Posted by Jade
on Dec 13, 2012 in Campaigns
| 1 comment
You’ve great campaign idea and can’t wait tell your players. But are you sure you’re ready? Starting a campaign with only a few notes of ideas is certainly possible, but tends to make running the game much more difficult than it needs to be. Unless your campaign is a series of unconnected published adventures, you’re going to want some kind of plan.
Below are 11 questions to ask yourself when you’re developing an new campaign idea. While you may not need to answer all of these, thinking about them can help you solidify what your campaign will be.
- What genre/system? Do some research on the genre of the campaign you want to run. What aspects of the genre draw you? These are the things you want to focus on during your campaign. What are the genre’s standard tropes? What aspects of the genre are so cliched you want to avoid them at all costs?
- What setting? Maybe your game system has an established setting, like Castle Falkenstein or World of Darkness. Or maybe you’ve found a published setting you’re dying to use, like Ebberon or Midgard. Or maybe you’ve developed your own setting. In any case, take some time to look over your setting or write down some notes about what you’re developing. What aspects intrigue you the most? Again, you’ll want to focus your game on those. Are there any parts of the setting you don’t want to use?
- How many players? What’s the minimum number of players you need to run the game successfully? What’s the maximum number of players you feel comfortable handling?
- What character types? Are their any specific character types you feel are necessary to the game? Will the party need fighter-types and magic users or techno-wizards? What character types do you not want as PCs?
- What rules? What books? Are there any aspects of the game you don’t want to use? Make a note of these so you remember to tell your players. Nothing’s more frustrating to a player than finding out she can’t use the great PC idea after she’s already put a lot of work into developing it.
- What props or game aids? Will your game need miniatures, an in-game calendar or some other support or prop? You don’t need to find all of this before you start, but make a list so that you’ll have what you need before you need it. Campaign maps and real-world references such as historical timelines and atlases fall into this category. Also determine if you need dice, playing cards, tarot cards, etc.
- What inspiration sources? Make a list of things you can turn to when you’re out of inspiration. Movies, books (fiction and non-fiction), radio programs, websites, podcasts and more related to your setting and/or genre can help feed your creative juices when they run dry. You may feel like you’ve got an infinite number of ideas right now, but after you’ve been running it for several month (or years) ideas may be hard to come by. Do yourself a favor a make a list of idea sources now while you’re researching and they’re fresh in your mind. You’ll thank yourself later.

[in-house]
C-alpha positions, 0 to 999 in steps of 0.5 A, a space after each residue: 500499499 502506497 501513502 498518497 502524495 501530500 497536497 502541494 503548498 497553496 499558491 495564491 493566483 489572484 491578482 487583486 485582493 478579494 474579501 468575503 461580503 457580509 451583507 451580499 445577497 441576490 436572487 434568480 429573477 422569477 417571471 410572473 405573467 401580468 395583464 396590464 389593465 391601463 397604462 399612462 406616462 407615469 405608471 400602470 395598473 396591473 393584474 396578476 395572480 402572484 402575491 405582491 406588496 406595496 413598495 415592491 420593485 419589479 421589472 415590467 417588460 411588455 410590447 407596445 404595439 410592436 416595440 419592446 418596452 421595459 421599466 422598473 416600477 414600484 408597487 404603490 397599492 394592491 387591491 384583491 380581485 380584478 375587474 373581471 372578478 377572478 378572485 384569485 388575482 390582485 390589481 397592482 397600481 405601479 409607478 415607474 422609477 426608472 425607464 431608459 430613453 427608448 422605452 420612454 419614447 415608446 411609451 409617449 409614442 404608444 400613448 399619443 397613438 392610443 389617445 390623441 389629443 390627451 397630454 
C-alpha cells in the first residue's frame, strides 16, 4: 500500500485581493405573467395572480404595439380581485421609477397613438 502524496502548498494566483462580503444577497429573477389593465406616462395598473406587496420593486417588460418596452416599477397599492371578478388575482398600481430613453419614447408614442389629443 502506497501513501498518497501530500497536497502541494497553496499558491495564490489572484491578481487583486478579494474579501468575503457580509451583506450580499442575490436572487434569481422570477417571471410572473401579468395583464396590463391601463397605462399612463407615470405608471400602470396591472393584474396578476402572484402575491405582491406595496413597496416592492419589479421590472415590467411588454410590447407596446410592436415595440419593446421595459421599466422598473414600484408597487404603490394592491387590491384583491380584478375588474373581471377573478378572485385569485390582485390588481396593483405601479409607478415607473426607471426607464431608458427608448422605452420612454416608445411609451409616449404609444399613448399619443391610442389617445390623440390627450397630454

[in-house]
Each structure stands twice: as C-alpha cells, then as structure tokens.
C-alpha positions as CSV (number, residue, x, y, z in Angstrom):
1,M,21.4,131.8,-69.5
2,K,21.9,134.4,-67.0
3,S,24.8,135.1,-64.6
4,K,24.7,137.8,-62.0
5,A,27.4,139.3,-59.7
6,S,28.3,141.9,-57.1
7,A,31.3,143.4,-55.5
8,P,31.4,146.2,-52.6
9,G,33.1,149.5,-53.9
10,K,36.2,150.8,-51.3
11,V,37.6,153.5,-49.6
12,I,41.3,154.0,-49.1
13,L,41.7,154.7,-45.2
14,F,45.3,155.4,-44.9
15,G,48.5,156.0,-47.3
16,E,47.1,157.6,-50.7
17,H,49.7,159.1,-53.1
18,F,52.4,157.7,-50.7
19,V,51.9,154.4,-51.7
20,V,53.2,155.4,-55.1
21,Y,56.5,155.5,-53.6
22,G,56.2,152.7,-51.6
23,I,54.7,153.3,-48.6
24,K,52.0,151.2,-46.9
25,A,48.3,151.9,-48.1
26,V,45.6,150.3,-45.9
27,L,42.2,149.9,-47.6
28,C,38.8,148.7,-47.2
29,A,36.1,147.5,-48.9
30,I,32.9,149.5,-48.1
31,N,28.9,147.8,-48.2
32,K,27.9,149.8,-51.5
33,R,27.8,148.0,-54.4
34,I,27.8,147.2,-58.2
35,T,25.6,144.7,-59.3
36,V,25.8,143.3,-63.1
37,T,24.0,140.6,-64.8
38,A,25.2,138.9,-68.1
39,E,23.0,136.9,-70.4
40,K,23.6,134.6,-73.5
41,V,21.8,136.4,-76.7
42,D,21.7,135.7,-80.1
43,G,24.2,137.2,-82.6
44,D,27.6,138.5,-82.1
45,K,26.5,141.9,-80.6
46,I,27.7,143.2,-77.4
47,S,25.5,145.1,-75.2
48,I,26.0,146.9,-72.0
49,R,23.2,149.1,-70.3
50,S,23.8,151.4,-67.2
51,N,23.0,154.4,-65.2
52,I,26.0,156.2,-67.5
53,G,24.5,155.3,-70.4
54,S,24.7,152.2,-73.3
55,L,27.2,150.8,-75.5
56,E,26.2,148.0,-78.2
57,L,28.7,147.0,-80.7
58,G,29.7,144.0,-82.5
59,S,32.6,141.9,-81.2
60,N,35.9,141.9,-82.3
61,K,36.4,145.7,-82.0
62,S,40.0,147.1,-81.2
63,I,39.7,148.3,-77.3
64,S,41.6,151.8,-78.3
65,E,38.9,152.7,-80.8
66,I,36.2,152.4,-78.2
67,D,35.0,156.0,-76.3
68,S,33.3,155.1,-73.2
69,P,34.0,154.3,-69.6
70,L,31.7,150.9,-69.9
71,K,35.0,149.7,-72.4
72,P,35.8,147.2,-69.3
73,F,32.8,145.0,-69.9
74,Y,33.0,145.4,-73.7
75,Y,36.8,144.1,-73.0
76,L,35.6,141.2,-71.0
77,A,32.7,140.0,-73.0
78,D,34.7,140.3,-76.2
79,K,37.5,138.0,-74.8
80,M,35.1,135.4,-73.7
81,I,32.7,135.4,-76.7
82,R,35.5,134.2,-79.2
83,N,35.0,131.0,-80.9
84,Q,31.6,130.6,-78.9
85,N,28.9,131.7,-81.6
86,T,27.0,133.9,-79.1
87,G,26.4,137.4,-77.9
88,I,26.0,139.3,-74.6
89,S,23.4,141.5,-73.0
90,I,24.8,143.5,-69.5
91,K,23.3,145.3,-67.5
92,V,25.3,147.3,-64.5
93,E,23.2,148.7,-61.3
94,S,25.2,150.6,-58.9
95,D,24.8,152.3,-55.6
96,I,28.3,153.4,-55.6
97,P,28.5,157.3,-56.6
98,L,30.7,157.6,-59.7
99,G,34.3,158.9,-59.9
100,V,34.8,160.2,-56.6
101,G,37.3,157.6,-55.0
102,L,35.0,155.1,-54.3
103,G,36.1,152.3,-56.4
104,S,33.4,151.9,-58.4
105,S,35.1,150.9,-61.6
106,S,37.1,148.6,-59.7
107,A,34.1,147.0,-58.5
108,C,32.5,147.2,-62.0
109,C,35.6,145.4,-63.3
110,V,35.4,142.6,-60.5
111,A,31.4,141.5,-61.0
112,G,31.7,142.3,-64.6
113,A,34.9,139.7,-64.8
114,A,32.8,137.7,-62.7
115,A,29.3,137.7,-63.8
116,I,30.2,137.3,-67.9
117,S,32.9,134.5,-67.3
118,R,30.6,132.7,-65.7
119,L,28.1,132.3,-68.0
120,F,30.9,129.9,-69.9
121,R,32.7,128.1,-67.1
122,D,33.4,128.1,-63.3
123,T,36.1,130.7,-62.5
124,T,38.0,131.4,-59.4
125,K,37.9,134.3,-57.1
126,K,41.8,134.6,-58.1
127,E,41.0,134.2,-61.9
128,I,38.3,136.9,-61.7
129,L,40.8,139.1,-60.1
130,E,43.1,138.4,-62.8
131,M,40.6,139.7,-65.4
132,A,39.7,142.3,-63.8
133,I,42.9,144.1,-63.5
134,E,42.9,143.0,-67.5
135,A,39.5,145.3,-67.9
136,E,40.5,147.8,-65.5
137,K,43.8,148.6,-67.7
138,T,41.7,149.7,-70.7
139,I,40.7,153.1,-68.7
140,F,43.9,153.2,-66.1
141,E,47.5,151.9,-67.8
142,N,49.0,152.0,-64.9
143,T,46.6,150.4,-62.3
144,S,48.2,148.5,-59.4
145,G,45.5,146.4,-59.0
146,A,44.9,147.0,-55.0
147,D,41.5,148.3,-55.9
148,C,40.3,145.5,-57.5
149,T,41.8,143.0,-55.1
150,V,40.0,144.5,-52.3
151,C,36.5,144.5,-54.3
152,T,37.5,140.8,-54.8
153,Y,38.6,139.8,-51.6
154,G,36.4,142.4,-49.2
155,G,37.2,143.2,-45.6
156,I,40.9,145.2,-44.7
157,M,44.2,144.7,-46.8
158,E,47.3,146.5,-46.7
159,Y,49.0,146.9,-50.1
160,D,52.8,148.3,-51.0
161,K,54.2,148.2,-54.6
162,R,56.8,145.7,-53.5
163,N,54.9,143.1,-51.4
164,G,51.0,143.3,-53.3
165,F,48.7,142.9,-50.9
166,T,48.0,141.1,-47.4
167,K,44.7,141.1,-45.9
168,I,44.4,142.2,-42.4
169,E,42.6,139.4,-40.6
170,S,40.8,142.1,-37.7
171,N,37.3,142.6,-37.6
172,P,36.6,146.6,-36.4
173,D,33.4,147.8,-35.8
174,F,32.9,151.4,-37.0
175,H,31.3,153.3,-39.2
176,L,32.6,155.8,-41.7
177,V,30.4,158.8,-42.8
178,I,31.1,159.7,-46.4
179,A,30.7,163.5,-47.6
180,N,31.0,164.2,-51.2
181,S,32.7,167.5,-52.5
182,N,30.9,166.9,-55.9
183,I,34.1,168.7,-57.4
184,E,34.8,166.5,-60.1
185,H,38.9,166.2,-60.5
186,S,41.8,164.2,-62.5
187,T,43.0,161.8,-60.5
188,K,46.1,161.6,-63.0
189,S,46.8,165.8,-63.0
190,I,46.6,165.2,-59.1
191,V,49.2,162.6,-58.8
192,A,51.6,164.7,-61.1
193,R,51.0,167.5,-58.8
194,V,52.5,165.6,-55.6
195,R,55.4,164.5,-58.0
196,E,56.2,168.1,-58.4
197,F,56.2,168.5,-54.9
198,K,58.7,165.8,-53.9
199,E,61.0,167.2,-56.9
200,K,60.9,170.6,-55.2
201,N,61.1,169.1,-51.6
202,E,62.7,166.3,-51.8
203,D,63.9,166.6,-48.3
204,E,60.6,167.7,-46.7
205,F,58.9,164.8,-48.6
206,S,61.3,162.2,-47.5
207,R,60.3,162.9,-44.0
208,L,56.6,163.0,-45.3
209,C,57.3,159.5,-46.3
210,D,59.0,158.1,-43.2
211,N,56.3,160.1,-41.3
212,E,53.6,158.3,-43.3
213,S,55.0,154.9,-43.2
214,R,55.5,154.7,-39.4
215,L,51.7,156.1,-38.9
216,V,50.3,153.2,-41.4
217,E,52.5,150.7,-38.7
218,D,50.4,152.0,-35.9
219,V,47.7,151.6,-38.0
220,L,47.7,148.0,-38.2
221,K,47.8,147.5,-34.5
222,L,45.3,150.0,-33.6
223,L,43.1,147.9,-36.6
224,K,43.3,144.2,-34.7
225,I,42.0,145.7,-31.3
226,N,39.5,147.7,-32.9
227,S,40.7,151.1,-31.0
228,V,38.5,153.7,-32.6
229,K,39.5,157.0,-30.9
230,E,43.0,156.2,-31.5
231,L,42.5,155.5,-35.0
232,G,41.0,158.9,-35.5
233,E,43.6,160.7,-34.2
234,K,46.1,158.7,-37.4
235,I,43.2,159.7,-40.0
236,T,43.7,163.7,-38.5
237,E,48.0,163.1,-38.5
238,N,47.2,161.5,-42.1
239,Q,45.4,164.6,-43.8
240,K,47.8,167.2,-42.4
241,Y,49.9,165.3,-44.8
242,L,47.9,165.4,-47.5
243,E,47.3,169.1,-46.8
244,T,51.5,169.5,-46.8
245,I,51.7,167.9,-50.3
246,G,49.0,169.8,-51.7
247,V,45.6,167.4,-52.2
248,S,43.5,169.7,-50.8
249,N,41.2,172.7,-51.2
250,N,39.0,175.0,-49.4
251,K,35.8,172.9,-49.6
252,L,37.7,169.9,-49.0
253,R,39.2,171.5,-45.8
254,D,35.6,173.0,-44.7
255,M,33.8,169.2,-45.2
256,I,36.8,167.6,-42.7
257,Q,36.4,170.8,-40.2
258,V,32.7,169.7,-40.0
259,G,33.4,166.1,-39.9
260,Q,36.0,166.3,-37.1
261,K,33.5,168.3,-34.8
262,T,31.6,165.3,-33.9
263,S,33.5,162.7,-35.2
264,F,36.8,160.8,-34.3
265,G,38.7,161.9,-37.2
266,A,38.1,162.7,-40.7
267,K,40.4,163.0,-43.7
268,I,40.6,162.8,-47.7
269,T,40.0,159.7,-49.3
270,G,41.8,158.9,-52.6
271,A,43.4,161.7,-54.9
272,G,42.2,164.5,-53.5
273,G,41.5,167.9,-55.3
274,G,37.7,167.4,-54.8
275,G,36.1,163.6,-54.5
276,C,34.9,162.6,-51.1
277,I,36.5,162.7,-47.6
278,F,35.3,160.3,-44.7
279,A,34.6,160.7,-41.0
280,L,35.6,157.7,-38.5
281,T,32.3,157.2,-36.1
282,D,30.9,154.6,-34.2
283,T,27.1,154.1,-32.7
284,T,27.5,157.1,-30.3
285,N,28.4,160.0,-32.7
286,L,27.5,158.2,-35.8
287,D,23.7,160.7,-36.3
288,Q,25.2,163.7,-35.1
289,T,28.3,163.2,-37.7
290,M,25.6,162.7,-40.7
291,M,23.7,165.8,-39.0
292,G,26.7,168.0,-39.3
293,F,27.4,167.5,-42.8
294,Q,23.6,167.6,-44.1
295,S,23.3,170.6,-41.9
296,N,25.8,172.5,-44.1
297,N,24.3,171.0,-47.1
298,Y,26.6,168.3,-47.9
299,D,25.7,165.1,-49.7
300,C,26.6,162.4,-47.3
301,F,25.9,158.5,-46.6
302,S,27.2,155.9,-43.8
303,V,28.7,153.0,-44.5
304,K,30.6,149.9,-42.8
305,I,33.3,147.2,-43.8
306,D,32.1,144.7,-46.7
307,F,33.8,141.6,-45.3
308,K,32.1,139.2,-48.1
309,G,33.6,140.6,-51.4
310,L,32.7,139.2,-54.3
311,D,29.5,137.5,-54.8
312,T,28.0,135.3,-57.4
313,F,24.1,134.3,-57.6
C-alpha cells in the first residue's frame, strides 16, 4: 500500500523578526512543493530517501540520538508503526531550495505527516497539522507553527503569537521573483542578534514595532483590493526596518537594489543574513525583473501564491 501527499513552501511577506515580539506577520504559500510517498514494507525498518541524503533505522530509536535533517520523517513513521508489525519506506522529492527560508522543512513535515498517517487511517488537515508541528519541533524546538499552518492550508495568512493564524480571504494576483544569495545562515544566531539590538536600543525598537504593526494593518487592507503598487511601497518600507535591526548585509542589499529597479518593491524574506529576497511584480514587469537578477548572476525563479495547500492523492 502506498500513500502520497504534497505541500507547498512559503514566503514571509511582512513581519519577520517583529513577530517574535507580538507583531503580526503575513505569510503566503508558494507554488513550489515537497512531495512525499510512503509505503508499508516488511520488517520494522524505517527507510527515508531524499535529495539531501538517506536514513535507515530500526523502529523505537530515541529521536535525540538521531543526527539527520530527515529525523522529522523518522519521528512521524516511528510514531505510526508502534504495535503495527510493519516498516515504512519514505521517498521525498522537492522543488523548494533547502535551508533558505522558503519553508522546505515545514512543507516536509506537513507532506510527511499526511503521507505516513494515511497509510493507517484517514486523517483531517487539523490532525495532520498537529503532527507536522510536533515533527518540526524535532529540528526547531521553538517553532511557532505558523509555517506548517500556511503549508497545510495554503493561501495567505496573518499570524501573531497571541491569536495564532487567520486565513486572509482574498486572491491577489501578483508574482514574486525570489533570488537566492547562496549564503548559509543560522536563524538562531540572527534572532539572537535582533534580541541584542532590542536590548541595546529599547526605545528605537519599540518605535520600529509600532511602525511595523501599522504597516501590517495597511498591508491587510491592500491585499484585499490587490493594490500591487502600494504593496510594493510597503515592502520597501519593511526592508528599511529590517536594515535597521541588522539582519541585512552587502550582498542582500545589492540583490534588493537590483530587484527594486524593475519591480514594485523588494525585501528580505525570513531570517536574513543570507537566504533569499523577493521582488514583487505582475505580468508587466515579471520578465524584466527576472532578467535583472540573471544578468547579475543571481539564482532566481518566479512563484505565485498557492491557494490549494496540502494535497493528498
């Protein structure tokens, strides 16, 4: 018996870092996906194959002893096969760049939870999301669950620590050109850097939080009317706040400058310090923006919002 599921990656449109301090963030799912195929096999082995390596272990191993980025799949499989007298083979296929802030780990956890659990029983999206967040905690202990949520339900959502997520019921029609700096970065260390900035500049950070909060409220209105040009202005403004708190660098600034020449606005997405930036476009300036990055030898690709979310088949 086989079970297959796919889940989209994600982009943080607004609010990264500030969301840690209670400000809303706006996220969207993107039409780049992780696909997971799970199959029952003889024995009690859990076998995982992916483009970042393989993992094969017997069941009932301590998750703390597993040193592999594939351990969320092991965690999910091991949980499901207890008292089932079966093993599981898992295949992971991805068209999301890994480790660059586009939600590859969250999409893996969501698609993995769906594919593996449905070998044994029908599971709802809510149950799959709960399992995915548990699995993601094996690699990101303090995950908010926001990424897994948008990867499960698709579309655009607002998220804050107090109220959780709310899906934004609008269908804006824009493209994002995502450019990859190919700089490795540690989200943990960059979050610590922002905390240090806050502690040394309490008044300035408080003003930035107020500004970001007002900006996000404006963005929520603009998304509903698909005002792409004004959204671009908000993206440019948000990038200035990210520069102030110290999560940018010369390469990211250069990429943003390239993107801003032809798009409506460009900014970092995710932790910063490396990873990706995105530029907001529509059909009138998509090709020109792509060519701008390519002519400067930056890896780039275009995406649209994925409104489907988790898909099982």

- What’s it about? Come up with a short description of the campaign you can use to find players. Create an elevator pitch. This not only helps you “sell” your idea to your players, it helps you pinpoint what your campaign is actually about. It can also help you figure out what you don’t want in your game.
- Who do you need? What major NPCs will you need? You don’t have to flesh them out right now, but make a list of your main antagonist(s) and any patrons/bosses/adventure givers. Who runs the government? What important local residents are you going to need? It can help to keep a running list or spreadsheet of the NPCs you create so you don’t forget anyone.
- How does it end? I know, right now the end of your campaign is probably the furthest thing from your mind. But it can help to have an idea how your campaign will end before you start it. That gives you something to work towards and can help keep you on track. If the game’s overall goal is for the PCs to overthrow the current world government, that’s going to require different types of characters and adventures than if you want the PCs to discover a lost continent.
- How does it begin? How do you want to start your game? It can seem like you’re putting the cart before the horse to plan the start the campaign after the ending, but knowing where the game is going can make it easier to know where to begin.
Of course, these aren’t the only questions you need to answer when starting a game, but these should help get you going. What are your favorite questions? What do you feel is important to know when planning a new campaign?
[Photo courtesy of CarbonNYC via Flickr Creative Commons]